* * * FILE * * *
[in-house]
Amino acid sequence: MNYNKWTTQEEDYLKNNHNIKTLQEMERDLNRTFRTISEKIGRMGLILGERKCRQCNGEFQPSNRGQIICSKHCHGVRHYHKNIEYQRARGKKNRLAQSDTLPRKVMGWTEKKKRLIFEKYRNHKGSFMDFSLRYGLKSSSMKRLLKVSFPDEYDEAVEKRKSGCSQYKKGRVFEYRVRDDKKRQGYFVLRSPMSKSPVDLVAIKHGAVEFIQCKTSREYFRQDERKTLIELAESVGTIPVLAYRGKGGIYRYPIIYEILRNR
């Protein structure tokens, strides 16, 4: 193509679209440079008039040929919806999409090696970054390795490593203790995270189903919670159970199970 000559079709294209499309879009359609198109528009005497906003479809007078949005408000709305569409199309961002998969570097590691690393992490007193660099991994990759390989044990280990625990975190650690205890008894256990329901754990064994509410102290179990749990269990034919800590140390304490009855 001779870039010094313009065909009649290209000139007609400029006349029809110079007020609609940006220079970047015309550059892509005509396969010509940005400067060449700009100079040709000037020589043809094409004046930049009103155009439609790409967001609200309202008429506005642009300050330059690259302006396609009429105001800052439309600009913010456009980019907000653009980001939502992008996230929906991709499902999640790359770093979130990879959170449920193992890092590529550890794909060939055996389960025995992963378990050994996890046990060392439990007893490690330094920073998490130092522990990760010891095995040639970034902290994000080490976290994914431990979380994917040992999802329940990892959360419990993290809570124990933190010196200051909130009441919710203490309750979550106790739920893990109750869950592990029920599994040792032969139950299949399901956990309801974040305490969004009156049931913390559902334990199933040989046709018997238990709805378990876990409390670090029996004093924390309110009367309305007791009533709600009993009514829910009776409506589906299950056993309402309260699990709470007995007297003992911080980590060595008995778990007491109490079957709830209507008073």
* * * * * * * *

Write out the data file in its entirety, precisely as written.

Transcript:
[in-house]
Amino acid sequence: MNYNKWTTQEEDYLKNNHNIKTLQEMERDLNRTFRTISEKIGRMGLILGERKCRQCNGEFQPSNRGQIICSKHCHGVRHYHKNIEYQRARGKKNRLAQSDTLPRKVMGWTEKKKRLIFEKYRNHKGSFMDFSLRYGLKSSSMKRLLKVSFPDEYDEAVEKRKSGCSQYKKGRVFEYRVRDDKKRQGYFVLRSPMSKSPVDLVAIKHGAVEFIQCKTSREYFRQDERKTLIELAESVGTIPVLAYRGKGGIYRYPIIYEILRNR
């Protein structure tokens, strides 16, 4: 193509679209440079008039040929919806999409090696970054390795490593203790995270189903919670159970199970 000559079709294209499309879009359609198109528009005497906003479809007078949005408000709305569409199309961002998969570097590691690393992490007193660099991994990759390989044990280990625990975190650690205890008894256990329901754990064994509410102290179990749990269990034919800590140390304490009855 001779870039010094313009065909009649290209000139007609400029006349029809110079007020609609940006220079970047015309550059892509005509396969010509940005400067060449700009100079040709000037020589043809094409004046930049009103155009439609790409967001609200309202008429506005642009300050330059690259302006396609009429105001800052439309600009913010456009980019907000653009980001939502992008996230929906991709499902999640790359770093979130990879959170449920193992890092590529550890794909060939055996389960025995992963378990050994996890046990060392439990007893490690330094920073998490130092522990990760010891095995040639970034902290994000080490976290994914431990979380994917040992999802329940990892959360419990993290809570124990933190010196200051909130009441919710203490309750979550106790739920893990109750869950592990029920599994040792032969139950299949399901956990309801974040305490969004009156049931913390559902334990199933040989046709018997238990709805378990876990409390670090029996004093924390309110009367309305007791009533709600009993009514829910009776409506589906299950056993309402309260699990709470007995007297003992911080980590060595008995778990007491109490079957709830209507008073």